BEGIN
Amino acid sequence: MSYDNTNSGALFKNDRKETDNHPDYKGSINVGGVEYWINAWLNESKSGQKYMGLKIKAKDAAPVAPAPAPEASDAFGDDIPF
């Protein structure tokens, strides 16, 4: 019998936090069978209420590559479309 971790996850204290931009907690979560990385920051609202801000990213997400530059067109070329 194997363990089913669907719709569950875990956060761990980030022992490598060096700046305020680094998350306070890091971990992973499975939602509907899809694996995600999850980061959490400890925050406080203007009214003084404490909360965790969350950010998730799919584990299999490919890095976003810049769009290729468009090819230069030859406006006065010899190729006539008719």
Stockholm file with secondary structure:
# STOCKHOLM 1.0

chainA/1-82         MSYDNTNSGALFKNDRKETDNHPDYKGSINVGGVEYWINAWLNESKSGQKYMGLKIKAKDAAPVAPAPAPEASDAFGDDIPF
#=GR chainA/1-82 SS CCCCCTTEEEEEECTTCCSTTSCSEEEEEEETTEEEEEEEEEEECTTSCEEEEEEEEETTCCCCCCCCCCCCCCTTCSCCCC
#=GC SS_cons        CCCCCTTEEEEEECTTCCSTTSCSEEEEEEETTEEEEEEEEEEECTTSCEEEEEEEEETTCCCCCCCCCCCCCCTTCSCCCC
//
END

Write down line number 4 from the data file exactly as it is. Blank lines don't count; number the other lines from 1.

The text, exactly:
# STOCKHOLM 1.0